This has been a season to remember for veteran NHRA nitro Funny Car driver Bob Tasca III.
He navigated through an offseason when he was searching for new crew chiefs to being in the mix to win his first career nitro Funny Car world championship.
Tasca III arrived at the Midwest Nationals in St. Louis, fresh off a win at the last race in Charlotte, N.C., and second in the points standings just 25 back of leader Robert Hight.
Tasca III, who drives the Ford Motorcraft/Quick Lane Mustang, clocked a 3.852-second elapsed time at 324.90 mph to capture the provisional No. 1 qualifying position at World Wide Technology Raceway Friday.
“We’ve been working on this all season long. We started in testing, and we had to have the setup to go out here and run with the big teams when the conditions were good,” said Tasca, who cut Hight’s lead to 22 points with the three qualifying bonus points he received. “We definitely had flashes of that early in the season. We worked on it when we could, when the conditions were good, and you have just seen this car run really hard.

“(Crew chiefs) Aaron Brooks, Todd Okuhara have a lot of confidence in the setup, and they were trying to run 85, and the car ran 85. I mean, this wasn’t a fluke. They told me, ‘Keep it on the inside until about half-track and then pull it back slowly.’ Normally, you muscle a Funny Car, in this example, you’re really just finessing it. I kept it on the inside.”
If Tasca III stays No. 1, it would be his sixth of the season and 15th of his career.
“It’s amazing; it actually put a hole out at half-track. So that was a seven-cylinder race car,” Tasca said. “That’s why the speed was down as much as it was. It probably would’ve run a little quicker than 85, and there was probably more out there if we had another shot at it. I don’t normally like to make predictions, but I feel pretty good that I’m going to see you guys here (Saturday). Looking at the forecast unless something really spectacular happens. That run and that data, we’re going to put on the back burner, and we’re going to pull out our Topeka (Kan.) and Brainerd (Minn.) runs where we made some great runs. Obviously (we) won Topeka in very hot conditions, and that’s going to be what it’s going to take to win on Sunday. We just hope we can put ourselves in a position to run hard Sunday.”
Tasca III has been in the top five in the final points standings the past three years – and finished a career-best third in 2021. He has won three races this season and has an impressive 26-14 elimination round record. That round record proves his team has been able to adapt in all types of track conditions.
“Well, that’s what it takes to win a championship. You can’t be a one-trick pony, right? You’ve got to be able to throw down when it’s hot and be able to pull it back and still throw down when it’s cool,” Tasca said. “So, we’ll go back to some of those runs that were pretty impressive and you see that left lane, man, that’s tricky. Not many cars have gone down that left lane.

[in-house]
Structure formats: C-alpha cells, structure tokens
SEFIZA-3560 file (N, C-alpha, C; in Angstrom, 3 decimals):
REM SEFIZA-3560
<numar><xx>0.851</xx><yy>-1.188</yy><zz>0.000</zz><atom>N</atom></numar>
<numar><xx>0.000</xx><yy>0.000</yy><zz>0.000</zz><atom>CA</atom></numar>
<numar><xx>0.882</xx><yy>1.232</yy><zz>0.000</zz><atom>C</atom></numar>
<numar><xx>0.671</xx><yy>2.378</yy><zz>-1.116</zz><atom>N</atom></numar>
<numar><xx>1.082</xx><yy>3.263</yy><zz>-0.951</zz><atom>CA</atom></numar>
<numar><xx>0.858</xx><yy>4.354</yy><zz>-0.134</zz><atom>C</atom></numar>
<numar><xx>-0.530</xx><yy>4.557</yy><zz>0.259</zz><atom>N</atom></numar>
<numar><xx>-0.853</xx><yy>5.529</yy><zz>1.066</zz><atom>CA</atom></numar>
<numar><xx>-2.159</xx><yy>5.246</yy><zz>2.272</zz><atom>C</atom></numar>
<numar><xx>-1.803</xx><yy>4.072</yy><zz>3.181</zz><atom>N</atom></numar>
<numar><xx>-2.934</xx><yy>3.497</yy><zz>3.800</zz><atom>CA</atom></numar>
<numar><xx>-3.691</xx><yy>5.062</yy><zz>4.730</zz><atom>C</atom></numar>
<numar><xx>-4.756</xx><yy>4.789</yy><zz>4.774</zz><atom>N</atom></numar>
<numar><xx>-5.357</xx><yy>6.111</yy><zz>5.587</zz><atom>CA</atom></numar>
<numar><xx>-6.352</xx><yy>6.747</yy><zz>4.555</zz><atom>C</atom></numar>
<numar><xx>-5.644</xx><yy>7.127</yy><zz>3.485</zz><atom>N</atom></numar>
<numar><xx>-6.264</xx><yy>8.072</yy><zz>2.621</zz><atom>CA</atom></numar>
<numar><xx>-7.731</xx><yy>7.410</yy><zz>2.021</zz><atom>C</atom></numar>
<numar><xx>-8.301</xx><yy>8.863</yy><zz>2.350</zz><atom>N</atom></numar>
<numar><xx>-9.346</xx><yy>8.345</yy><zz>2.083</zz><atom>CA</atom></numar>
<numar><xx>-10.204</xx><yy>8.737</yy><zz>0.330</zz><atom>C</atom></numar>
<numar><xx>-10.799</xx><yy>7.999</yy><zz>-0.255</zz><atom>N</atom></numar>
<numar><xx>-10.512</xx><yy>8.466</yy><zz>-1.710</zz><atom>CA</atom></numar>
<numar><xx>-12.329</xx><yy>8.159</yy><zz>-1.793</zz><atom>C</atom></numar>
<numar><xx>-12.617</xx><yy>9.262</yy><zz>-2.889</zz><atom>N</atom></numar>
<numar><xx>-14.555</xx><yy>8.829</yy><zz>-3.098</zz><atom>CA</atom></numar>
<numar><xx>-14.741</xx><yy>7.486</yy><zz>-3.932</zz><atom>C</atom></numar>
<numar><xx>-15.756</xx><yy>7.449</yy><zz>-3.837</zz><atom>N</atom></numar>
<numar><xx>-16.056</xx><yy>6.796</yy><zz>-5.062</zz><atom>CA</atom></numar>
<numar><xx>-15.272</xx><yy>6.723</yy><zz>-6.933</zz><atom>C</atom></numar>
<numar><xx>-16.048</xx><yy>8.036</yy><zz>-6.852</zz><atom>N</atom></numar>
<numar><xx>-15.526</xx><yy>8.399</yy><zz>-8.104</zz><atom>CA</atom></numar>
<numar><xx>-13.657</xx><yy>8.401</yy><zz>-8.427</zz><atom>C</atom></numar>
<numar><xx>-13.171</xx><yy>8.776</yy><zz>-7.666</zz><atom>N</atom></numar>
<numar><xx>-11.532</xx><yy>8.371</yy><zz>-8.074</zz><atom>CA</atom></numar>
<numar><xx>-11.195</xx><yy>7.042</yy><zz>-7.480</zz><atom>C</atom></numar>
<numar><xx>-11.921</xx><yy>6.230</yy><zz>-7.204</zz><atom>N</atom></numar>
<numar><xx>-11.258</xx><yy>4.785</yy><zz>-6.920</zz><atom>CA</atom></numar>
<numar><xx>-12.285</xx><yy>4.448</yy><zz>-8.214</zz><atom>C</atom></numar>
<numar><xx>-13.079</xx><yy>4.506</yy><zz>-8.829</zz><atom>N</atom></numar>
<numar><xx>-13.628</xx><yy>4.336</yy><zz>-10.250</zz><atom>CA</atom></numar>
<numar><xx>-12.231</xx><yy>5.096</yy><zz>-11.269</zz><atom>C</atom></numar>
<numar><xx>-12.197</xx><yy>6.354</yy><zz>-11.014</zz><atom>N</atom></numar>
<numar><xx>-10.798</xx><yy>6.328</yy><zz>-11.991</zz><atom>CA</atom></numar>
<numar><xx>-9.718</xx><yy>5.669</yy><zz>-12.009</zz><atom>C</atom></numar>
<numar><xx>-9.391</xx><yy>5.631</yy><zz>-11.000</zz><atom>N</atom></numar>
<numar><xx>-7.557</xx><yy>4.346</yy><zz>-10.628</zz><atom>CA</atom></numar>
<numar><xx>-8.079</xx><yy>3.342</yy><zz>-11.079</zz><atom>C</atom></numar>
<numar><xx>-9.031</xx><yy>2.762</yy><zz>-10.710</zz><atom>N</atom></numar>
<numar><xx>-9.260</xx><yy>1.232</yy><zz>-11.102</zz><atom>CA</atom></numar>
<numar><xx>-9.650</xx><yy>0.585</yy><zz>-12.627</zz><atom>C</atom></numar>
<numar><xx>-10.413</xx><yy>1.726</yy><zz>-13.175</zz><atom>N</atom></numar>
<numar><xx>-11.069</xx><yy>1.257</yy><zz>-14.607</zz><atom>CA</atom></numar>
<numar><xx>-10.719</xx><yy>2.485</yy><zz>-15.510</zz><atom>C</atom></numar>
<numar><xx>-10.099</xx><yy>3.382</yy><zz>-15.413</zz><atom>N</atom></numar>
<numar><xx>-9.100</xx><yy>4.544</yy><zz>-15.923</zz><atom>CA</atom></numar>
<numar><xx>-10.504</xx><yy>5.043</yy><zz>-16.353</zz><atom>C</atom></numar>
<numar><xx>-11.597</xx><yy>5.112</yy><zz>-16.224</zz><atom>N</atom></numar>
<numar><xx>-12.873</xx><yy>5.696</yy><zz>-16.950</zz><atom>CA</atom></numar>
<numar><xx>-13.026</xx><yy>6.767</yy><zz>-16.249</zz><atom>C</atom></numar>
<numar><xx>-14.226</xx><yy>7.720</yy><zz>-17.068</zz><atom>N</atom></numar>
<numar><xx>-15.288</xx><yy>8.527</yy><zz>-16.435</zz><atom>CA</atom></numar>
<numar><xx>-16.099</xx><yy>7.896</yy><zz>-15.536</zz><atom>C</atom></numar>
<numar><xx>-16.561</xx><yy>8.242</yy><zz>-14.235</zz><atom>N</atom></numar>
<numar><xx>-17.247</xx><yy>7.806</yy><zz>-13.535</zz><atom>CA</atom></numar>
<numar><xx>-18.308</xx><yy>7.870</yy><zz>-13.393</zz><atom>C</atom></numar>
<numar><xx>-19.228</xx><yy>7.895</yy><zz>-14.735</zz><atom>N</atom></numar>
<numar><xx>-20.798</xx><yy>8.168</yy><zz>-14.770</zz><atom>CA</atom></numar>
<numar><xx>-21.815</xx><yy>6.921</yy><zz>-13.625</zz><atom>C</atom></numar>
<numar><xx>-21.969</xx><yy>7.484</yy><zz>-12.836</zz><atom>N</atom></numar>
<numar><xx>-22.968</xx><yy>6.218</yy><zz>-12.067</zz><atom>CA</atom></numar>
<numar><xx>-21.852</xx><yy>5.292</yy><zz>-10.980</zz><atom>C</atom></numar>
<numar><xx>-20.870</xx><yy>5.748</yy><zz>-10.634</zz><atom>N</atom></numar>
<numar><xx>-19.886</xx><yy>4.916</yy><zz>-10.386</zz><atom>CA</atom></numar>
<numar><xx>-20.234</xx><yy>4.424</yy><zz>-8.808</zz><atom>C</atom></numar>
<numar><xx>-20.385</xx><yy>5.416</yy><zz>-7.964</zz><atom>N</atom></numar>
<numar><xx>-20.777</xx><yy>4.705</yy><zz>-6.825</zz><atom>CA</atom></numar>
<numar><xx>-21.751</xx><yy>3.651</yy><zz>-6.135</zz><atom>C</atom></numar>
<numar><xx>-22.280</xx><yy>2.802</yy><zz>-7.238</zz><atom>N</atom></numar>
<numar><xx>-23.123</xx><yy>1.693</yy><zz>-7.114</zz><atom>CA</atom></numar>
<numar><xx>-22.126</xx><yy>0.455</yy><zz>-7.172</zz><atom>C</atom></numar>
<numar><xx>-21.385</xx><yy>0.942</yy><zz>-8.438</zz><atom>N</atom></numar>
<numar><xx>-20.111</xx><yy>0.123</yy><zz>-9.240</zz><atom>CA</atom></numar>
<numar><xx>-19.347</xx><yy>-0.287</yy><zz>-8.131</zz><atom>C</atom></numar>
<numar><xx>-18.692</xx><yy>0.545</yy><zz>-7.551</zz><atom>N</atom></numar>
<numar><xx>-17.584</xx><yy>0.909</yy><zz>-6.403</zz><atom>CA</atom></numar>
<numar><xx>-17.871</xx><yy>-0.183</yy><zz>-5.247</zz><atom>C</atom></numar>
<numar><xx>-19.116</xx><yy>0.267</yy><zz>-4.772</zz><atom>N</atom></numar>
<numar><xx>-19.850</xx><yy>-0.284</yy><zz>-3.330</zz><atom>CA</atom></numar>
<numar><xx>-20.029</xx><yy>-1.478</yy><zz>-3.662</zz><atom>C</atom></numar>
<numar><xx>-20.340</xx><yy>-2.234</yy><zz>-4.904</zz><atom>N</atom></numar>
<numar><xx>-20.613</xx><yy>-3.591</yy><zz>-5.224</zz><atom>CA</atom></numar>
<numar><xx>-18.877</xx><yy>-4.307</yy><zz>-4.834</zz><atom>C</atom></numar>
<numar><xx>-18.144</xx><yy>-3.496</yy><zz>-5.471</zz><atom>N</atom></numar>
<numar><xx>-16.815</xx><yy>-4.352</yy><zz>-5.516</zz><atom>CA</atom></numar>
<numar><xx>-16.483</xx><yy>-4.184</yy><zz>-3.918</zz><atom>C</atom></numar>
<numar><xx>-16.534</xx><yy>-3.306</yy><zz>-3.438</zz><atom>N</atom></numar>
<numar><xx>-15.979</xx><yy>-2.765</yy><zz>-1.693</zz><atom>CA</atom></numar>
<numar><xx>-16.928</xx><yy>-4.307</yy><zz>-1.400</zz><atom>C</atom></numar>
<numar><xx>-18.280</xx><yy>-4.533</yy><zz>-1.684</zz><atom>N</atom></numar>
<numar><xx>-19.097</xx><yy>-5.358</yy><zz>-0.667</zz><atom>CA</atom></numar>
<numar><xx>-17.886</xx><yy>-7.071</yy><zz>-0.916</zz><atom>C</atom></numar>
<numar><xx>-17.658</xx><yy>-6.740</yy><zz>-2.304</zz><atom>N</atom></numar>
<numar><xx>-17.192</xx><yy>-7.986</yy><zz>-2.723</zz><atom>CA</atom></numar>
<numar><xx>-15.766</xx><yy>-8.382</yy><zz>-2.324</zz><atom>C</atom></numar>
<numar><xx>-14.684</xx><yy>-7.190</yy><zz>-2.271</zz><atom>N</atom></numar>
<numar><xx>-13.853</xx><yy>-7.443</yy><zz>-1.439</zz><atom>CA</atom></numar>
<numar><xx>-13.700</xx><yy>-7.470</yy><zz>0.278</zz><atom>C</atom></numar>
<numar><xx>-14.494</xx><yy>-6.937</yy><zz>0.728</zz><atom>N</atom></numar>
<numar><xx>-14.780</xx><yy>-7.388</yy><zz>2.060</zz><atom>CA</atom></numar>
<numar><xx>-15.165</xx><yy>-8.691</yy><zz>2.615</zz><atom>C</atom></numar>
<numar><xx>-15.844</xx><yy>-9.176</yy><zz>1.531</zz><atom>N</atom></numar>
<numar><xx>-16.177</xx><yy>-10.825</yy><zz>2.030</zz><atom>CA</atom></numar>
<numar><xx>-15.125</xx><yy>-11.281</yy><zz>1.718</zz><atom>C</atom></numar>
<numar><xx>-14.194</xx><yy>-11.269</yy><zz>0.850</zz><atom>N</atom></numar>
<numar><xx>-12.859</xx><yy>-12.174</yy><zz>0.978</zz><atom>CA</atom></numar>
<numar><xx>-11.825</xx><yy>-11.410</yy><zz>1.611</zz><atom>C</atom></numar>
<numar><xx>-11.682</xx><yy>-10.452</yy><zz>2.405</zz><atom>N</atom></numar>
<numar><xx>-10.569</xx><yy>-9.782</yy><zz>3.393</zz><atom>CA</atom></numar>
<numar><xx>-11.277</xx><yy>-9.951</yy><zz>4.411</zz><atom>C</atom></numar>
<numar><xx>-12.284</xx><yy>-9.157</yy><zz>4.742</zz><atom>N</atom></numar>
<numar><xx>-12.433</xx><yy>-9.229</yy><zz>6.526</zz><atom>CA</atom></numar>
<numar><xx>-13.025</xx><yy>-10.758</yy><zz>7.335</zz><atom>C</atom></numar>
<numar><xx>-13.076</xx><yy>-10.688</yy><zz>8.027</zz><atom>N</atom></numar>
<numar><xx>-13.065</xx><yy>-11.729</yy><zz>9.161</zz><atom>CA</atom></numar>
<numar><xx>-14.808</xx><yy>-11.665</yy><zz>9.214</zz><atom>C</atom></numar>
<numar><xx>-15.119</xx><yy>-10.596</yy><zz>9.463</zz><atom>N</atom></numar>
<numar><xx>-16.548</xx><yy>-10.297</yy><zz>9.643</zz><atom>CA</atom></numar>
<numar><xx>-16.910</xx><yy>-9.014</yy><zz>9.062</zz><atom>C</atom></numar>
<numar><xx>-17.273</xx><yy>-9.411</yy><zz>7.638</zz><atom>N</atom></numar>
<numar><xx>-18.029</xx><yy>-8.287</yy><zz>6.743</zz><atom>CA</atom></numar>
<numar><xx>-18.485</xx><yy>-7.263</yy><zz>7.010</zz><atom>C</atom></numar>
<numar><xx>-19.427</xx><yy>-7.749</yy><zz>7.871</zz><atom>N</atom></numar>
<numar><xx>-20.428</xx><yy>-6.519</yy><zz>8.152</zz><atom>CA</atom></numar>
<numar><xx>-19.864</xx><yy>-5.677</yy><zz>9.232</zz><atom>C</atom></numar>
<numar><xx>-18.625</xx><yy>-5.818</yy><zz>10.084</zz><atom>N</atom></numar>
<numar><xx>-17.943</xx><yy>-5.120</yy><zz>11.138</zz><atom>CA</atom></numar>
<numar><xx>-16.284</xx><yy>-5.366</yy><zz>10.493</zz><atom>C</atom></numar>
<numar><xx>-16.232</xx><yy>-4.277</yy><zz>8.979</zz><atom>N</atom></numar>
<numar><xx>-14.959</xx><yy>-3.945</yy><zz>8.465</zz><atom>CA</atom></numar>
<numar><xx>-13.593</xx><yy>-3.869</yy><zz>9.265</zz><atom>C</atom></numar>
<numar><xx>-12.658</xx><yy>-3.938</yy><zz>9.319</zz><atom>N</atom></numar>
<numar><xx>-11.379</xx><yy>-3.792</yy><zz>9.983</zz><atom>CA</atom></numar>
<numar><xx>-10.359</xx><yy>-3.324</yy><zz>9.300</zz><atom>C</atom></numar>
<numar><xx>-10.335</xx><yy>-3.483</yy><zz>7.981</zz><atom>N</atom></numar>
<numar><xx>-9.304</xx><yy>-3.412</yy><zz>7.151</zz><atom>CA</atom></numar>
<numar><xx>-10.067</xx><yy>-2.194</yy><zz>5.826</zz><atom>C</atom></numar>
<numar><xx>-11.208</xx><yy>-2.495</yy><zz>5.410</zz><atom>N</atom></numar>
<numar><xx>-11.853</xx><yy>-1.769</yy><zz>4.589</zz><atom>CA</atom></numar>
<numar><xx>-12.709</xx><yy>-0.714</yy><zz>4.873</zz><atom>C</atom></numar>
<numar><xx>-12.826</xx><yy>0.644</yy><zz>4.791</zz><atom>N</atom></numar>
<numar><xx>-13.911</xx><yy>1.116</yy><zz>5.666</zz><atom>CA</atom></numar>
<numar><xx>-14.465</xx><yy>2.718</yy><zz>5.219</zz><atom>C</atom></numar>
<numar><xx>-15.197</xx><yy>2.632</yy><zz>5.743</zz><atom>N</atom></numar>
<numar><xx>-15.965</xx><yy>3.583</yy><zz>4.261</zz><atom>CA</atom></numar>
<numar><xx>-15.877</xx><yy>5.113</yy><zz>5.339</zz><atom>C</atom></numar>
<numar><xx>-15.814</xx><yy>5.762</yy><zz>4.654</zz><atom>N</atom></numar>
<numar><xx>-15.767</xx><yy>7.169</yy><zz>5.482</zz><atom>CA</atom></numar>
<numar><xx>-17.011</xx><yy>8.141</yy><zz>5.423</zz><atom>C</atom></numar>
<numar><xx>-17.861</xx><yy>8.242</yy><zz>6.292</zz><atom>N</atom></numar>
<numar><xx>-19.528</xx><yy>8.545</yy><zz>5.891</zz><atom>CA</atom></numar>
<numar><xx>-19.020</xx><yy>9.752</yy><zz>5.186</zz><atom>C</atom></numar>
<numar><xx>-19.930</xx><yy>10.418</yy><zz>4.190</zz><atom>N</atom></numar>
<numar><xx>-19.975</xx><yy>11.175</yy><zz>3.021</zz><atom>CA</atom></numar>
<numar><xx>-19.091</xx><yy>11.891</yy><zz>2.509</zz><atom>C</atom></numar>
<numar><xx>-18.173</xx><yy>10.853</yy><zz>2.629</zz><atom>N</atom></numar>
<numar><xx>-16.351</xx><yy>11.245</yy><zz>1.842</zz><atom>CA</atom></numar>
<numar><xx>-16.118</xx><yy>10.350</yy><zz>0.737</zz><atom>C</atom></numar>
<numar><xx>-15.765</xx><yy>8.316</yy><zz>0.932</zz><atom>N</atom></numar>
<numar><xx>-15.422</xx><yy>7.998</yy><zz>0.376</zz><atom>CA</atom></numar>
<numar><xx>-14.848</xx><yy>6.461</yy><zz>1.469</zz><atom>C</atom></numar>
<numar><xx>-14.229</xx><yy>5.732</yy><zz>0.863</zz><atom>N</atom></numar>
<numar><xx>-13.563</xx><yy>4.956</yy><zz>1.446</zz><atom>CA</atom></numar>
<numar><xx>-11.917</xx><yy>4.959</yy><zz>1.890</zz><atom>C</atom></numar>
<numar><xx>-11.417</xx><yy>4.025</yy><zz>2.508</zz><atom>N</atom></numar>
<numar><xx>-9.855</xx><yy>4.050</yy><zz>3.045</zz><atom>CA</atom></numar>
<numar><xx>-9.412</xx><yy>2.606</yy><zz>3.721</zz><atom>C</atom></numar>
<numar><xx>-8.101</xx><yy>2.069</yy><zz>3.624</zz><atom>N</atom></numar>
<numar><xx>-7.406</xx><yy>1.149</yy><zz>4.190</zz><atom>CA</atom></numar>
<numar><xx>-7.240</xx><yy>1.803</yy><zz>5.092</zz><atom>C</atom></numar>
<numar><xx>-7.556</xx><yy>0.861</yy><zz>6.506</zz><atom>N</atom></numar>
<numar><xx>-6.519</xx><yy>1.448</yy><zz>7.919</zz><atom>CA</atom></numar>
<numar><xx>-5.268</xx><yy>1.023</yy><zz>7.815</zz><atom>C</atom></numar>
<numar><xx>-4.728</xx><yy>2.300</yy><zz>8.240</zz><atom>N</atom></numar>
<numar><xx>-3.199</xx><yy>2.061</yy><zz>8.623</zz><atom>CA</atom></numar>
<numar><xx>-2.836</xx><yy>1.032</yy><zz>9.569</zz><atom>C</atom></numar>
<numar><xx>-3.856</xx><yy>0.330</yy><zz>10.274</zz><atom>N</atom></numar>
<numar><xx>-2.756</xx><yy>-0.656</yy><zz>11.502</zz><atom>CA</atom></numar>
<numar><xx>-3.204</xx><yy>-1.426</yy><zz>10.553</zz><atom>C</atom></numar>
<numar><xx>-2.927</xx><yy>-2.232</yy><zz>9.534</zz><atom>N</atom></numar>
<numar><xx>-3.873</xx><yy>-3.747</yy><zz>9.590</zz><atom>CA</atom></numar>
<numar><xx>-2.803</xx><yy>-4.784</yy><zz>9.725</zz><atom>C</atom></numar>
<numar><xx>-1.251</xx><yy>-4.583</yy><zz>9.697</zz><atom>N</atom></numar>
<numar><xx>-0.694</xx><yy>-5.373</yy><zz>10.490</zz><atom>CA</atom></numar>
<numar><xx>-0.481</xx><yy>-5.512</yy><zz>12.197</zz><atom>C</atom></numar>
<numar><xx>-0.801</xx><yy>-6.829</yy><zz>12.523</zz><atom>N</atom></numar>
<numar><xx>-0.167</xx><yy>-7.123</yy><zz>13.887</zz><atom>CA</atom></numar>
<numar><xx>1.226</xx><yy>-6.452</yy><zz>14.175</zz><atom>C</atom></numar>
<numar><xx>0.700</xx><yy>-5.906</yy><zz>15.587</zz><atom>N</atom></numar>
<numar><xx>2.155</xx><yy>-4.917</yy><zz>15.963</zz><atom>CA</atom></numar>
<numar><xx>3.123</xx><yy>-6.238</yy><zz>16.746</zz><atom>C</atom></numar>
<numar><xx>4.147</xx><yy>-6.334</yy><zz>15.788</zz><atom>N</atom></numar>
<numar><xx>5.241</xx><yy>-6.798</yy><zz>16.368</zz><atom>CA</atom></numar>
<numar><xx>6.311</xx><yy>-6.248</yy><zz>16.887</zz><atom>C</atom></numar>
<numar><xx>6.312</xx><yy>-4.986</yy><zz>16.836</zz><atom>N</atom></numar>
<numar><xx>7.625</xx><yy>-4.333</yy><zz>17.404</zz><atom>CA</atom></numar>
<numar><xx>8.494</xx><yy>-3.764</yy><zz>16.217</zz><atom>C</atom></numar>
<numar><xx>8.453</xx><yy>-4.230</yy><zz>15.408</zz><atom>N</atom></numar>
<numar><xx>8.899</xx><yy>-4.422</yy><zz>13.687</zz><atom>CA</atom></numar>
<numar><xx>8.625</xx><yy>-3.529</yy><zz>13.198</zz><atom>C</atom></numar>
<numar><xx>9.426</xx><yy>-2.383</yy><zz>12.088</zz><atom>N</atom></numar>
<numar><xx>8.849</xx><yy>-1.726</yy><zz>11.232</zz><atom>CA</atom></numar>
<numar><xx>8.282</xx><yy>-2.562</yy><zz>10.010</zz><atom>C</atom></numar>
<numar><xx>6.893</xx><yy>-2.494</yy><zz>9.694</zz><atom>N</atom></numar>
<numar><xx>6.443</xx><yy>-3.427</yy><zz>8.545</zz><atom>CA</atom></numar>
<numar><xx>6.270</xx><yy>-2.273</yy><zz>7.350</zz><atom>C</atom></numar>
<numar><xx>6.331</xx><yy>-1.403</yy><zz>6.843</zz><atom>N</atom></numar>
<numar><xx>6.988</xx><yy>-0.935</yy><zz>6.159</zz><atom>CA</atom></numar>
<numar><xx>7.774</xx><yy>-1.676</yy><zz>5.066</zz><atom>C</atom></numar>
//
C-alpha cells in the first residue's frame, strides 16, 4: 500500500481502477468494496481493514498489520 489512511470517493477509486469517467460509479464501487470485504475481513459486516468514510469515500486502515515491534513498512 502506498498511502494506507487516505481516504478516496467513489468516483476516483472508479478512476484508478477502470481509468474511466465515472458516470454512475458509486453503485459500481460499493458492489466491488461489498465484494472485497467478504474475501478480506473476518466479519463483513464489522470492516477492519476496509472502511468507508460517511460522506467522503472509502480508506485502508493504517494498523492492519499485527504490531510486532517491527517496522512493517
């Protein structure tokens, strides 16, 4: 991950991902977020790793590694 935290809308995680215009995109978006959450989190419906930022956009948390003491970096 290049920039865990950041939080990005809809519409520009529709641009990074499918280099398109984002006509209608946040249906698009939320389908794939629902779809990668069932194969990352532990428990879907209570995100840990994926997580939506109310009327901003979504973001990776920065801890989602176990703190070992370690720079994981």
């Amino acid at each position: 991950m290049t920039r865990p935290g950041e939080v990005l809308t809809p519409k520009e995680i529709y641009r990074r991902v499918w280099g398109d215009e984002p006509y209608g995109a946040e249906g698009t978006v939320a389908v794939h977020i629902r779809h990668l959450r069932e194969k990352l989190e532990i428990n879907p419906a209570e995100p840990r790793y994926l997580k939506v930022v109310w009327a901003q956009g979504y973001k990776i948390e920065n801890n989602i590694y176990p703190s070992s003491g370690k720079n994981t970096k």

“But no, I’m excited. What can I say? This is what we worked all season for to put ourselves in the position to win. There’s a lot of racing left, a lot of racing left, but with the way NHRA has reset the points and as much racing that there is in front of us, if you bobble the ball, you are way in the back. So, we’re just happy to be in striking distance of this championship, and it’s going to go down to Pomona (Calif.) no matter what you do in the next couple of races. We just want to be in the conversation.”
Following St. Louis, the Countdown to the Championship will conclude with races in Dallas (Oct. 12-15), Las Vegas (Oct. 26-29) and Pomona (Nov. 9-12).
Although Tasca III has been strong in the Countdown, he acknowledged there was nothing certain about his Friday run.
“I have a great chemistry with Todd and Aaron, and Aaron says, ‘Listen...’, he said, ‘It’s not easy, it’s tricky. We’re going to put you way on the inside.’ I like to kind of know what they’re thinking. So, the tree looks very different depending on where you are on the lane. And he said, ‘Do the best you can to hug the center line until about half-track.’ Not often do you get in the car and try to hug the center line. I just did the best I could to keep it on the inside. I felt like it was really hooked up. Then, once I went past half-track, I kind of let it just drift back to the center of the racetrack, and it did exactly what they wanted it to do.
“As a driver, I’ve always said, ‘The only thing I can do is make the car go slower.’ So, you just want to do the best you can to typically keep it in the center of the track. But in this example, you want to be on the inside line, and I think the cars that take that inside line have a better chance of going down that left lane.”